Difference between `go build .` and `go build ...`?

macOS 10.14.6
go 1.15.5

Can anyone tell me (I have searched and not found anything) between building a package using go build . and using go build ...?

I have found that the first approach seems to work silently, whereas the second approach invokes a lot of visible Modules/Dependency activity and crashes sooner or later.

I’m trying this on the http://github.com/Seklfreak/discord-image-downloader-go package.

Single dot (.) means current directory only while triple dots (...) means current directory and all sub-directories recursively.

For build command, you would want to organize your executable (those main.go) in its own package and stick to single dot (.).

For unit testing, triple dots (...) makes sense as you want to test all the packages (including sub-packages) in your project.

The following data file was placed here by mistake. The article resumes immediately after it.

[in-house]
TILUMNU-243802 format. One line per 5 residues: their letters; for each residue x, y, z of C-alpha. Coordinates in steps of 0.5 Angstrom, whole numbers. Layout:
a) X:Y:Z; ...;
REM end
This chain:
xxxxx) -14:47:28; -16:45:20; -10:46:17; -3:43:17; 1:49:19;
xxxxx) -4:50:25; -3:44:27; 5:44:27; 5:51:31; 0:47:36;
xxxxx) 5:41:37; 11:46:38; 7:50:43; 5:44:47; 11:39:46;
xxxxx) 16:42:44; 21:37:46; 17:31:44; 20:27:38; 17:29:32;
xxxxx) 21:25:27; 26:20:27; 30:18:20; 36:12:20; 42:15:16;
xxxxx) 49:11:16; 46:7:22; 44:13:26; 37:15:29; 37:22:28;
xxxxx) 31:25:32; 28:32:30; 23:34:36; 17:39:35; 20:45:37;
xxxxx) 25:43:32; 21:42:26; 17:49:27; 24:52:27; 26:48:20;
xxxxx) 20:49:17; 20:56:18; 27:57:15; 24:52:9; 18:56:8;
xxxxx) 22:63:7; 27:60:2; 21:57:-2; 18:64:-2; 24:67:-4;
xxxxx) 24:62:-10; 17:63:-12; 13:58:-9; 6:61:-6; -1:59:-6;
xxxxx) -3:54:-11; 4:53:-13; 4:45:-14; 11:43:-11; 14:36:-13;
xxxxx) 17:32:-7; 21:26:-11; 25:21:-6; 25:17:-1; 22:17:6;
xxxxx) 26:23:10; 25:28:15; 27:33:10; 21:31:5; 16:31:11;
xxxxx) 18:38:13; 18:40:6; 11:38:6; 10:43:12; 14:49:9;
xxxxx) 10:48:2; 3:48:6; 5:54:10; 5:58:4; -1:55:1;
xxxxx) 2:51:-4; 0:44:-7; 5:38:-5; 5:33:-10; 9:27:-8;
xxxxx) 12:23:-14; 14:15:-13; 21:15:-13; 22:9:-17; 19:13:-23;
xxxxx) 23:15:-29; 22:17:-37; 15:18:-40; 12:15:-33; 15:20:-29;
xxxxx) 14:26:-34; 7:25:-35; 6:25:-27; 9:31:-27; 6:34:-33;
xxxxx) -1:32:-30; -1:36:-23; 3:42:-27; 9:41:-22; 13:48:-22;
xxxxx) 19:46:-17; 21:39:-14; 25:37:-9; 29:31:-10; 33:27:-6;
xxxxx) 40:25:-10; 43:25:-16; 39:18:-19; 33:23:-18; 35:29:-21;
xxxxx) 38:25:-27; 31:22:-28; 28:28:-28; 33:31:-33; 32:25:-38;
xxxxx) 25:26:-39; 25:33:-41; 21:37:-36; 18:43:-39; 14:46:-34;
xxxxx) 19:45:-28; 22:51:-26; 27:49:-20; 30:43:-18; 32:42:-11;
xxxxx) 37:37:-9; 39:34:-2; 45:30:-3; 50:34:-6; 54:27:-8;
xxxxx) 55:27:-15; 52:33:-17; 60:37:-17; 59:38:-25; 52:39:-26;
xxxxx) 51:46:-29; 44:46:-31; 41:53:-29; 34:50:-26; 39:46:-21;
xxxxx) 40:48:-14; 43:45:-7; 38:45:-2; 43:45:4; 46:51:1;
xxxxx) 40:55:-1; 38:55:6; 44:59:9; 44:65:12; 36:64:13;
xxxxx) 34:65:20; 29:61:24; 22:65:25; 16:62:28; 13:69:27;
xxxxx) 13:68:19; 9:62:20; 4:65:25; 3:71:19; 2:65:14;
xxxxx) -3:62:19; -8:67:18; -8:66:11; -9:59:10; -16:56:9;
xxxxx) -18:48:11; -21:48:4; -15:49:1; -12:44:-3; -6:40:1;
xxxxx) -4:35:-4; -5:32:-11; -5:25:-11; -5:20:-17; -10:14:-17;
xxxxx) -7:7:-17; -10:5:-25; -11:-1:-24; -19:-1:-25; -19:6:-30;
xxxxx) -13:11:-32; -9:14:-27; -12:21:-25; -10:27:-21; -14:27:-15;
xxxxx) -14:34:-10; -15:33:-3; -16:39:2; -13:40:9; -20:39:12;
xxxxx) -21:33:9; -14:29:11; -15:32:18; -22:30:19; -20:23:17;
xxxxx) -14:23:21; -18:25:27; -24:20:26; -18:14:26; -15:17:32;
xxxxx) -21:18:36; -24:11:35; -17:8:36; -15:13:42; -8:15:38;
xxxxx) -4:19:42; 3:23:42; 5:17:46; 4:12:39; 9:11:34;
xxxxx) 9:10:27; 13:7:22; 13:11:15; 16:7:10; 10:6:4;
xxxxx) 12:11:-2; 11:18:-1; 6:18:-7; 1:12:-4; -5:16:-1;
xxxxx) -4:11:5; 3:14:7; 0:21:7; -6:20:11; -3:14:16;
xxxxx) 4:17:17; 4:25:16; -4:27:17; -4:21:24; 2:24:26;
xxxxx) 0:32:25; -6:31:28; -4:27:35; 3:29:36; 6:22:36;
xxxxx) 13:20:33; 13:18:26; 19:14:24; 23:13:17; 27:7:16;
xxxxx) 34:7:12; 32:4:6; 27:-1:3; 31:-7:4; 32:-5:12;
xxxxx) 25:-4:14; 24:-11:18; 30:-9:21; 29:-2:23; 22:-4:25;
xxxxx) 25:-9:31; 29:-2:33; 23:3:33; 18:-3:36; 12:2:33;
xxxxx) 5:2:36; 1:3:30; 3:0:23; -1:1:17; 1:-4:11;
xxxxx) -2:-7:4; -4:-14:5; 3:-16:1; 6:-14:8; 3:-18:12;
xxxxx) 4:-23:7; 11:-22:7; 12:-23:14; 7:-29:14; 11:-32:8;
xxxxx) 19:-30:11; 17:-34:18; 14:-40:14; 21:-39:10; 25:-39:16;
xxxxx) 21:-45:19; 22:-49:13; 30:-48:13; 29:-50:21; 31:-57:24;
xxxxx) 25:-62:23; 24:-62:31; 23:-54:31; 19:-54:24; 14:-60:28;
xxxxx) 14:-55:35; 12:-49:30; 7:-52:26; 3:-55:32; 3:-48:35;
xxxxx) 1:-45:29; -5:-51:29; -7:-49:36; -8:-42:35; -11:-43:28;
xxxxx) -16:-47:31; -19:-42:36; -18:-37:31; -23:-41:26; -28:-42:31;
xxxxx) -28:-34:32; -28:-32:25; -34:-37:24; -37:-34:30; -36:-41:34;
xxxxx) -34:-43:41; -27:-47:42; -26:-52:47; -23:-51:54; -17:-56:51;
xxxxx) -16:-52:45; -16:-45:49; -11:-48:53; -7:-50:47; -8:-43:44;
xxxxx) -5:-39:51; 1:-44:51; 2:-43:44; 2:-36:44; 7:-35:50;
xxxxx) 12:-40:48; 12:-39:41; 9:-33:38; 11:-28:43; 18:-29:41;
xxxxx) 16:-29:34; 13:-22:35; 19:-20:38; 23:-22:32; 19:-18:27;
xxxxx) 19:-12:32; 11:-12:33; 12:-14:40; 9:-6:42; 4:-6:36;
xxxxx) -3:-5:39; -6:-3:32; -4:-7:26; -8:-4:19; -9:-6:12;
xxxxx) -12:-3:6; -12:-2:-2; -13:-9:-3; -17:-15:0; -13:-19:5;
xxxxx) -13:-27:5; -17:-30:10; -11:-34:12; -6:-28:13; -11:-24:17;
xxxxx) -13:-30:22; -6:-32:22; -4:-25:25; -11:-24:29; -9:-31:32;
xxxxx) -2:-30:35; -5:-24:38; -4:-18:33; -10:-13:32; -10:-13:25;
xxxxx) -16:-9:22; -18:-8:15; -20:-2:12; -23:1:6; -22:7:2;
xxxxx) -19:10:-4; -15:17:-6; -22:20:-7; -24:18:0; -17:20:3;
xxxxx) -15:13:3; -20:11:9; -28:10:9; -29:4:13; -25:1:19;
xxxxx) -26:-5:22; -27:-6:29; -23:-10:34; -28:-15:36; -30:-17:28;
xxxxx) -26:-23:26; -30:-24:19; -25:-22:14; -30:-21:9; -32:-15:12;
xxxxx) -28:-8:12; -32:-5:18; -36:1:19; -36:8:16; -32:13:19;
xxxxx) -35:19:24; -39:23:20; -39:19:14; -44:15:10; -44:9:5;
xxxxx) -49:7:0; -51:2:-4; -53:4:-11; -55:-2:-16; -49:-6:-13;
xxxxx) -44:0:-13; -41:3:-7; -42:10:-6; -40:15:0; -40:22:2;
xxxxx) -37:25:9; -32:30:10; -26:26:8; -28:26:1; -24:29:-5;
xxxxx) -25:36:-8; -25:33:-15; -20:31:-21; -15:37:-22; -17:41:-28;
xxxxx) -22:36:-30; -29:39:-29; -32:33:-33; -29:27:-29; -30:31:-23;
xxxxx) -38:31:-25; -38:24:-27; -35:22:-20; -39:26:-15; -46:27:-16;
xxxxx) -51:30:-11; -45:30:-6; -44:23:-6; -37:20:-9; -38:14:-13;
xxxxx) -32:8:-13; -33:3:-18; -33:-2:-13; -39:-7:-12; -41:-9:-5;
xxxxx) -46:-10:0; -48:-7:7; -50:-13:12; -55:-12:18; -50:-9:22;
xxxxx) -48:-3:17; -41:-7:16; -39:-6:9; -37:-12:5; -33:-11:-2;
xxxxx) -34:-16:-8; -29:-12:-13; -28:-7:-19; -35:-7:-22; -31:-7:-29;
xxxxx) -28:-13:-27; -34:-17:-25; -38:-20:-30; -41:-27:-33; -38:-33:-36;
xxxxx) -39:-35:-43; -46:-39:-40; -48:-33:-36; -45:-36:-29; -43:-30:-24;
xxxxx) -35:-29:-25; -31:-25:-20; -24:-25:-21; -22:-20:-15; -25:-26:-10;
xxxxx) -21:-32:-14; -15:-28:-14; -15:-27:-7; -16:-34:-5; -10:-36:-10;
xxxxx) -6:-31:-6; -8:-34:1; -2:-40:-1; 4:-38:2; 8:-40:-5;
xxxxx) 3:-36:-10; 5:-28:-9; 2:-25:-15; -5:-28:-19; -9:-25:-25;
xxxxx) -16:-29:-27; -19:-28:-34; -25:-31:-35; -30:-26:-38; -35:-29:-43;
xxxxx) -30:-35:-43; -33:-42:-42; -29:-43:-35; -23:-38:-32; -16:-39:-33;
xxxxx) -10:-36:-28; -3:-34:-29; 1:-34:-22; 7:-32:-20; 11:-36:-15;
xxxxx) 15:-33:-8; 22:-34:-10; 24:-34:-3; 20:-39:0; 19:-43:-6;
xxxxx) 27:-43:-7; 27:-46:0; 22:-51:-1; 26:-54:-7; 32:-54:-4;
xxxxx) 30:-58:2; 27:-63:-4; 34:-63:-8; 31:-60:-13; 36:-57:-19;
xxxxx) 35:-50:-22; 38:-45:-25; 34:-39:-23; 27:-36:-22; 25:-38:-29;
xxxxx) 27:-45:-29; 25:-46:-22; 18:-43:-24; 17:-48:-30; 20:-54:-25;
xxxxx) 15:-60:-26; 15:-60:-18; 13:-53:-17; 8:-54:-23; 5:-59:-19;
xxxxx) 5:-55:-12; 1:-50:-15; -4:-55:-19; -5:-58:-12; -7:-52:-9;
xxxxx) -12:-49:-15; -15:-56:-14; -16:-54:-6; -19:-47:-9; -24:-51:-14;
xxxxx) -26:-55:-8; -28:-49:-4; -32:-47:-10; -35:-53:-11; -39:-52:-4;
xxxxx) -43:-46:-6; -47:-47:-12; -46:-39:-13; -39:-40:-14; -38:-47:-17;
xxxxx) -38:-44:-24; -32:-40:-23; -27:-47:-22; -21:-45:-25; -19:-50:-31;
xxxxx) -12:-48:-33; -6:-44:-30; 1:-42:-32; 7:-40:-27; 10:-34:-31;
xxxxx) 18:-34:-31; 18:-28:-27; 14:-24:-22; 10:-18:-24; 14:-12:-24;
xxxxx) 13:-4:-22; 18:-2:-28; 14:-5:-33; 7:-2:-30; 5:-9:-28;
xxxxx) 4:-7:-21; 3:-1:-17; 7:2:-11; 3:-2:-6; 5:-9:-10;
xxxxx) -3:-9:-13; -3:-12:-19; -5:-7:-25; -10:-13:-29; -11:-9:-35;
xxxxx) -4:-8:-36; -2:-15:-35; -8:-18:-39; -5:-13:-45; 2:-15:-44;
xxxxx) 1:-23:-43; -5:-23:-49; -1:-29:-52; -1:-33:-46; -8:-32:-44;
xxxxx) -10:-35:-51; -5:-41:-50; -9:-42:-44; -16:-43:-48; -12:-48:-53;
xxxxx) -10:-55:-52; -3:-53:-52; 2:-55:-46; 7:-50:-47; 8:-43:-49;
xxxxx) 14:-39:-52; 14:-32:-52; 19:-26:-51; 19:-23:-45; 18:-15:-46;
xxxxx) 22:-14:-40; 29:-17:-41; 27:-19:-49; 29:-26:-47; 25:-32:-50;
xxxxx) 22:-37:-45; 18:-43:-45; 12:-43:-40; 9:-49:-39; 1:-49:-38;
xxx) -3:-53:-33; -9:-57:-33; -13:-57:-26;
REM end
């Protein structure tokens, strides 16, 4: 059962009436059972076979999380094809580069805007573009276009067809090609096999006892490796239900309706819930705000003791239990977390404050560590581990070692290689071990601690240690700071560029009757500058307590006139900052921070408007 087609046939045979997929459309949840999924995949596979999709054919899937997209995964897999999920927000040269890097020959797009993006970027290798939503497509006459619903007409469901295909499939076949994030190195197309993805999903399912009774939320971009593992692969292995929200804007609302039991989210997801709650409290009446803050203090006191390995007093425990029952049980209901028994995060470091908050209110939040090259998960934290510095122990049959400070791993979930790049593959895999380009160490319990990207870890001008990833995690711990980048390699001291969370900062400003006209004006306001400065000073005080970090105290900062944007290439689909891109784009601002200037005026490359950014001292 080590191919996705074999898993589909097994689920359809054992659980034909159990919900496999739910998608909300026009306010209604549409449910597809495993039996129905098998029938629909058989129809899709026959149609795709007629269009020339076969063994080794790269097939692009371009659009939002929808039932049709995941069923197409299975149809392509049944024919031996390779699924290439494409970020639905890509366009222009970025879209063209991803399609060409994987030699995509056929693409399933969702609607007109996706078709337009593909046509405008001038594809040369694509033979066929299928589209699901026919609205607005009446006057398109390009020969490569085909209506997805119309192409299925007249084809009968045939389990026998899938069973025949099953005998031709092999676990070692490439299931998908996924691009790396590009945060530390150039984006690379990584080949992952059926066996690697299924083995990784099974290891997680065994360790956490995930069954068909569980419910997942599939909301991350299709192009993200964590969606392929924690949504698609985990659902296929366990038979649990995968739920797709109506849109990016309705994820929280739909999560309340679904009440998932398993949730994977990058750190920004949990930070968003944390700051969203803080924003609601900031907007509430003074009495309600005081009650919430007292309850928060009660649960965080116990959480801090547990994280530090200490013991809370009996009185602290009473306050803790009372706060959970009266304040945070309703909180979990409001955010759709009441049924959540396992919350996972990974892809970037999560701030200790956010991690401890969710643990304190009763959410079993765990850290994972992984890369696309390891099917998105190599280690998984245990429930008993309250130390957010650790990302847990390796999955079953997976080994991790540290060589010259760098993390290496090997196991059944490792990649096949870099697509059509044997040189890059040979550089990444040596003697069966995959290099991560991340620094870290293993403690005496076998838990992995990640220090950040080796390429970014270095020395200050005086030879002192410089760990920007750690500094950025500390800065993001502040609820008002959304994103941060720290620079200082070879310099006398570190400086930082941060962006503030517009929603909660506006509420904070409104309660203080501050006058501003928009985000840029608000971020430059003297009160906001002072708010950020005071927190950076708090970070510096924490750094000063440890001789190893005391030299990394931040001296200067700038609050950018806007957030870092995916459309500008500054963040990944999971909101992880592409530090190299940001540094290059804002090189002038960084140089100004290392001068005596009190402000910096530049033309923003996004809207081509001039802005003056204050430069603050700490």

That sounds like a reasonable explanation, except that, in this case, the workspace has no sub-directories. Certainly, the dependencies seem as if they are being downloaded recursively…
This is the package I’m working with http://github.com/Seklfreak/discord-image-downloader-go.

Have you tried ./... ?

The slash is very important. This means build current directory but with all the files in it (alongside with recursive explanations).

You need this because themain.go is coded alongside its dependent source codes in the same root directory.


The command should be something like:

$ go build -o ./path/to/my/bin/myProgram ./...
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Thanks for the reply. I must have been misremembering the ./… syntax! I’ve just tried it and it works :grinning:

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Welcome. Can you mark the appropriate post as solutions please? For forum housekeeping and archiving purposes. :upside_down_face:


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